Another consideration is that cannabis use may precipitate psychosis in susceptible individuals. A study of 410 patients with first-episode psychosis found that those with a history of cannabis use presented with psychosis at a younger age than those who never used cannabis. In addition, those using high-potency cannabis (skunk-type) every day had the earliest onset compared with never users. The findings in a study of more than 1000 patients with psychotic disorders, their unaffected siblings, parents, and control subjects suggest that gene–cannabis interactions may influence vulnerability to adverse mental health effects of cannabis use. However, the possibility that individuals with emerging mental illness might seek out psychoactive substances limits the ability to establish a clear cause–effect relationship between cannabinoid use and psychiatric disease based on retrospective studies…
Meta-analysis data show that heavy cannabis using adults exhibit significant deficits in learning, working memory, and attention, but with abstinence, these problems may resolve. In contrast, adolescence is a critical period of neurodevelopment during which synaptic modulation and myelination are highly active and therefore could be disrupted by exogenous exposures to drugs and toxins. In this regard, concerns have been raised about chronic heavy cannabis use and cognitive decline in adolescents. To help address this question, a birth cohort of 1037 individuals was followed from birth (1972/1973) to age 38 years in Dunedin, New Zealand. Cannabis use was ascertained at ages 18, 21, 26, 32, and 38 years, and neuropsychologic testing was performed on all subjects at ages 13 and 38 years. This study found that persistent cannabis use was associated with broad neuropsychologic declines across multiple domains of functioning, even after controlling for years of education. Persistent users reported more cognitive problems. Cognitive impairment was mainly associated with cannabis use from adolescence, and more persistent use led to greater declines in cognitive function. The gravity of these problems is highlighted by the finding that cessation of cannabis use did not fully restore neuropsychologic function in adolescent-onset cannabis users…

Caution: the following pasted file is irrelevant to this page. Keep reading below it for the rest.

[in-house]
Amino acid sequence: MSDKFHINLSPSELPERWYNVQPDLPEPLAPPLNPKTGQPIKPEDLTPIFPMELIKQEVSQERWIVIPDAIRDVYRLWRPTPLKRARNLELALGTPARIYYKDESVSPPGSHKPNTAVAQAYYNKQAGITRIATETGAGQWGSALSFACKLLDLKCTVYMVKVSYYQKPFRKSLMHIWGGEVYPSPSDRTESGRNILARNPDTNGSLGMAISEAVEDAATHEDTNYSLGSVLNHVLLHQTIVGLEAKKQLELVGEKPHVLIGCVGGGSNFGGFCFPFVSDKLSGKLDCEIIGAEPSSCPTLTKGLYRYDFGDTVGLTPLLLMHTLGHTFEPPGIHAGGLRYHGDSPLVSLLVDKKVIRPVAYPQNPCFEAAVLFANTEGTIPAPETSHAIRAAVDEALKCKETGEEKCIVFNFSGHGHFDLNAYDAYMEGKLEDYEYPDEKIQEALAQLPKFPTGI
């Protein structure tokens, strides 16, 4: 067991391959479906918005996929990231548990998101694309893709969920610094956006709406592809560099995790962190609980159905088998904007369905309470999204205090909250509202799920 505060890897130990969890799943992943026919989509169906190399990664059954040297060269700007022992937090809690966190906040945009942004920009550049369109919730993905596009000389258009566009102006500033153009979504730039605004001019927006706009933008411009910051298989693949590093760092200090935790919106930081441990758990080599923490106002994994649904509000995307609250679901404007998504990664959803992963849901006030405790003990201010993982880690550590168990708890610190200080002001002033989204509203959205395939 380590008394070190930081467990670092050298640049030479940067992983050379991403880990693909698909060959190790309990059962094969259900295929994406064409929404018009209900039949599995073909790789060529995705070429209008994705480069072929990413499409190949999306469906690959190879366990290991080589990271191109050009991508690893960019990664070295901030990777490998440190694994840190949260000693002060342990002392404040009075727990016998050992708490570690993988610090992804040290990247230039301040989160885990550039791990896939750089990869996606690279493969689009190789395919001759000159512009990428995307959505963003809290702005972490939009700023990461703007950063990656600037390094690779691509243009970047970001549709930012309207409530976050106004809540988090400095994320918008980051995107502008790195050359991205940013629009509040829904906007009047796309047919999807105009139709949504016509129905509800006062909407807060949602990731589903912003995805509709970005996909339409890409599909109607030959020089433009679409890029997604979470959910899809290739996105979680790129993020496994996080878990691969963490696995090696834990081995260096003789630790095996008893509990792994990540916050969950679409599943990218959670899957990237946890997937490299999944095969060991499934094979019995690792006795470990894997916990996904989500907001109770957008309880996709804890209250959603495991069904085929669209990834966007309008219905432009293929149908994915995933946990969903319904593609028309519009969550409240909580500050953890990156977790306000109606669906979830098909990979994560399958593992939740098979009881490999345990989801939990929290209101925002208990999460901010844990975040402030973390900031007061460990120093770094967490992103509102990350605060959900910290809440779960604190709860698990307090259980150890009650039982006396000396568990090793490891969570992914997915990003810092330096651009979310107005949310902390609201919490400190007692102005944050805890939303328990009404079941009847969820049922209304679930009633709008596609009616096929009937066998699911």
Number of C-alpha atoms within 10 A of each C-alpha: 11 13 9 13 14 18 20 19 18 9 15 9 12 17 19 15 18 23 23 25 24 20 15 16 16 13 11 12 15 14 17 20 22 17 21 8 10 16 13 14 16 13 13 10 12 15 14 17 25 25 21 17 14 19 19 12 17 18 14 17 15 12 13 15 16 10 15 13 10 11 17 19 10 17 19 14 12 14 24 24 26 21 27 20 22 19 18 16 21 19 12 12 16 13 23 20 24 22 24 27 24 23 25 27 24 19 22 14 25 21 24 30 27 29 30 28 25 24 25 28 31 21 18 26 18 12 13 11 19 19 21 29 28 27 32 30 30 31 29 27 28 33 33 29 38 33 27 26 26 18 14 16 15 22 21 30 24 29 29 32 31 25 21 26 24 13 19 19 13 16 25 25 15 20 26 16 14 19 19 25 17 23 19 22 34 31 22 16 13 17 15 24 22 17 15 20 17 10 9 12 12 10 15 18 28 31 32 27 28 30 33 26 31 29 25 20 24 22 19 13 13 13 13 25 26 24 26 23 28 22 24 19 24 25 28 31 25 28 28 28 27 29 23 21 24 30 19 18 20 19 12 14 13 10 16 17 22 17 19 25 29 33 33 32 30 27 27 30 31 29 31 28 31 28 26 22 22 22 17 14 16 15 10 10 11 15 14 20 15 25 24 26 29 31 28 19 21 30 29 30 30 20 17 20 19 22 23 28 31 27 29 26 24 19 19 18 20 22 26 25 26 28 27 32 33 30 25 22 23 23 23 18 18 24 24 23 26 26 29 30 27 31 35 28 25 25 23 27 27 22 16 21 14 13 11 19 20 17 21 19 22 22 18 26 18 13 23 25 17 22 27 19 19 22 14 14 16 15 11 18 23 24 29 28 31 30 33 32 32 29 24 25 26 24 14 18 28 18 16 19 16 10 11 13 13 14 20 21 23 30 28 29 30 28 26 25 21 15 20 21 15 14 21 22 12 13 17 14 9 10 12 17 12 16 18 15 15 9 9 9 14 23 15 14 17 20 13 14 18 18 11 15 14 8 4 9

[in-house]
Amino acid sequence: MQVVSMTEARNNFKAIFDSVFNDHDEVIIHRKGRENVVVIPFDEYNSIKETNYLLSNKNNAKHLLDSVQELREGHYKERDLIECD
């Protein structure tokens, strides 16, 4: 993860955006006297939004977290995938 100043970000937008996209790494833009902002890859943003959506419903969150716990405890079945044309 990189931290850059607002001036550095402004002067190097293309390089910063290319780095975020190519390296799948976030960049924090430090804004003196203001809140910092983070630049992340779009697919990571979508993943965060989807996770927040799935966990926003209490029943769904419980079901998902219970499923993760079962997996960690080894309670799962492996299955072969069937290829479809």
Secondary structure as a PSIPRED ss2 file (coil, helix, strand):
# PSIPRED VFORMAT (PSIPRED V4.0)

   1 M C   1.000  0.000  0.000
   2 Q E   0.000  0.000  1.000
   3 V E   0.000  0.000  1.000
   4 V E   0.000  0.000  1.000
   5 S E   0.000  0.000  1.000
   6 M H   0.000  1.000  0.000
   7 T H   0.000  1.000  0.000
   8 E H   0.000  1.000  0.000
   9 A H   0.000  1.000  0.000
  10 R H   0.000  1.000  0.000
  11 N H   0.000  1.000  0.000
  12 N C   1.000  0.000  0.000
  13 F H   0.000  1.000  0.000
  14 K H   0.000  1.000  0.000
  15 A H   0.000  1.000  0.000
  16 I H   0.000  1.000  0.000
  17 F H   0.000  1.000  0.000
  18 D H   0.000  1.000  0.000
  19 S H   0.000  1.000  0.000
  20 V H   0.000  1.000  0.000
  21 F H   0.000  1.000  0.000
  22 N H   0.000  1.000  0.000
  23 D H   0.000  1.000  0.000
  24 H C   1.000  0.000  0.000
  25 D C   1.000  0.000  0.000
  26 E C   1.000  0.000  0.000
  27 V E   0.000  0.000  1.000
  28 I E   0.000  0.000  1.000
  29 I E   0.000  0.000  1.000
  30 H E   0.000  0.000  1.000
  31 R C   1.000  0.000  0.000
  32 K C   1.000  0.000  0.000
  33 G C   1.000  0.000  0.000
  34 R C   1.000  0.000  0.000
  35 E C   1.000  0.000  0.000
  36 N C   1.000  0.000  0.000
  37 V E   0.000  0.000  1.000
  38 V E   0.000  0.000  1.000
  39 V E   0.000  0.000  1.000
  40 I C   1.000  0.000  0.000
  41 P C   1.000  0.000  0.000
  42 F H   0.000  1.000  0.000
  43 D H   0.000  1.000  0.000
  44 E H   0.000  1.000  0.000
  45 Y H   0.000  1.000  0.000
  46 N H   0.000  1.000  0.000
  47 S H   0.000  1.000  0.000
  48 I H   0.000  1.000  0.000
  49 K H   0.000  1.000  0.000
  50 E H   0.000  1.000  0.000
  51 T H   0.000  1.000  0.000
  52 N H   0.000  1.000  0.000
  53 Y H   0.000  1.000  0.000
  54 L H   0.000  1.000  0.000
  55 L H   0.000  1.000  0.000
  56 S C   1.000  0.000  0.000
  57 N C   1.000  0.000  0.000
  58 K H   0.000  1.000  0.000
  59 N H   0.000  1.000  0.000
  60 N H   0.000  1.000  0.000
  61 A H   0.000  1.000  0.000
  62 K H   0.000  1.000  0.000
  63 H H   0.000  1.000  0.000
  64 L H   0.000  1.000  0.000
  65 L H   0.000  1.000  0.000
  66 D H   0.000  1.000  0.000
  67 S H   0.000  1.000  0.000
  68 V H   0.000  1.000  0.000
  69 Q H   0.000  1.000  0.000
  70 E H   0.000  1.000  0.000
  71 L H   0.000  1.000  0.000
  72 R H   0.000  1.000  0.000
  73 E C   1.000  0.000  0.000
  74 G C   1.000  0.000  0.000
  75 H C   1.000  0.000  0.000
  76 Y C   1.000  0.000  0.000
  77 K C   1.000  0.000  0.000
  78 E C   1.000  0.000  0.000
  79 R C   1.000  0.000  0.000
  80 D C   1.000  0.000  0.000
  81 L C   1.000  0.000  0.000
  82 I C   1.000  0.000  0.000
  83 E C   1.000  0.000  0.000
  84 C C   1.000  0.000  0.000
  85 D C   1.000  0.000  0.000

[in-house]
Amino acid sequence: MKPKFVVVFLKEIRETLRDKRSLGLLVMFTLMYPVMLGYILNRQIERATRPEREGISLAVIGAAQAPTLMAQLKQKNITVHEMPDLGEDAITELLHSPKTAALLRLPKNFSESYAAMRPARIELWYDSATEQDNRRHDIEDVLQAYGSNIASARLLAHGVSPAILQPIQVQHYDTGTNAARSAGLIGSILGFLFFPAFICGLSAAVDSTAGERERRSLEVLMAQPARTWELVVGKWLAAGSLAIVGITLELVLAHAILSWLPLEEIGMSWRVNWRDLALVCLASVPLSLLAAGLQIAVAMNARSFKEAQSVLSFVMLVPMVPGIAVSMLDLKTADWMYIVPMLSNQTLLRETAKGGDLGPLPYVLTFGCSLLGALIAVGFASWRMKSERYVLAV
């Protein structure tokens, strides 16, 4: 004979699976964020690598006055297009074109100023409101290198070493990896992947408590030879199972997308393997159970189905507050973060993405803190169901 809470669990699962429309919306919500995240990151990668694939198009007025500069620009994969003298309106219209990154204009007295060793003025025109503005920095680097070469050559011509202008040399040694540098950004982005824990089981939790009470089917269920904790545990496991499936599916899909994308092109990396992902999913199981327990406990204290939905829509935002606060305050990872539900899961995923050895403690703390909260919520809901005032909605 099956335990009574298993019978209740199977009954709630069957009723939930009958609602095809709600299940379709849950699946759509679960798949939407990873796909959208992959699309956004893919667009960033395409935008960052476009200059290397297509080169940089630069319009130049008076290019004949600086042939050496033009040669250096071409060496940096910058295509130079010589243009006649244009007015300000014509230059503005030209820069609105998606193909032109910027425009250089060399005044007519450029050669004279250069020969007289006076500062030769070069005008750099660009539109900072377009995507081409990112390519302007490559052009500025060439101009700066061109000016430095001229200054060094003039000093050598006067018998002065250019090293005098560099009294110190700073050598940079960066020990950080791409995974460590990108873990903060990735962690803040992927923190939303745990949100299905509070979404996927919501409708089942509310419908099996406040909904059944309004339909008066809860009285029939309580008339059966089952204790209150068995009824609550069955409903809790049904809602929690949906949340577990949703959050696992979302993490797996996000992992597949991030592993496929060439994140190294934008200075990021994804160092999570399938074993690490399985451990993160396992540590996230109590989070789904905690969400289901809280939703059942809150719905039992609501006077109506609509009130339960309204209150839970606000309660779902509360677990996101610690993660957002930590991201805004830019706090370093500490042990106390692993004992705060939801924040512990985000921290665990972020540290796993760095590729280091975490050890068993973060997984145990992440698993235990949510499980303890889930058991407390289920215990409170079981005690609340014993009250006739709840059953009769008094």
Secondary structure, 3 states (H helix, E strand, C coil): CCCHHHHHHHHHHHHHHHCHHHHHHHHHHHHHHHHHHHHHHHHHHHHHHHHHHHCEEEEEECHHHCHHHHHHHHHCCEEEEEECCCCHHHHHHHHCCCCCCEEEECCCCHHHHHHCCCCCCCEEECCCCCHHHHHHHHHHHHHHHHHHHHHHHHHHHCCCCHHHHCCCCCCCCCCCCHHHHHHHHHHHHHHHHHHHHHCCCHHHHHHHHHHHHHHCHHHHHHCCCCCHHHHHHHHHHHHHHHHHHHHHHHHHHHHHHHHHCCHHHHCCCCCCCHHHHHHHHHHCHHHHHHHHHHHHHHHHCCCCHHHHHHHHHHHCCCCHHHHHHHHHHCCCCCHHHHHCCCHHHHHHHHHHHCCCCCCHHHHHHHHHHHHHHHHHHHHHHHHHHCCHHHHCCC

Besides its adverse effects on cognitive, behavioral, and psychiatric functions, cannabinoid use has been linked to structural changes in the brain. High-resolution MRI with morphometric analysis of gray matter density, volume, and shape was performed on 20 individuals, aged 18 to 25 years, who either had self-report histories of least weekly cannabis use or were abstinent control subjects. None of the cannabis users met DSM-IV criteria for drug dependence or any current or lifetime Axis I disorder, and all tested negative for alcohol use disorder. The study found a statistical trend effect of higher gray matter densities in the left nucleus accumbens among cannabis users compared with control subjects. In addition, there were statistically significant shape differences in the left nucleus accumbens and right amygdala among cannabis users. Gilman et al. concluded that in adolescent humans, the cannabis exposure-dependent alterations of the neural matrix of core reward structures are reminiscent of the dendritic arborization changes observed in experimental animal studies...
In an open label, uncontrolled study of CBD in children with refractory epilepsy, adverse events were reported in 128 of 162 (79%) of the enrolled subjects. The most common adverse effects were somnolence (25%), decreased appetite (19%), diarrhea (19%), fatigue (13%), and convulsions (11%). Serious adverse events, including one death, occurred in 30% of patients, and in 12%, the adverse effects were directly attributed to CBD. The most common serious adverse effect was status epilepticus (6%). Mechanistically, some adverse effects such as somnolence and fatigue may have been caused by CBD-induced increases in serum clobazam levels.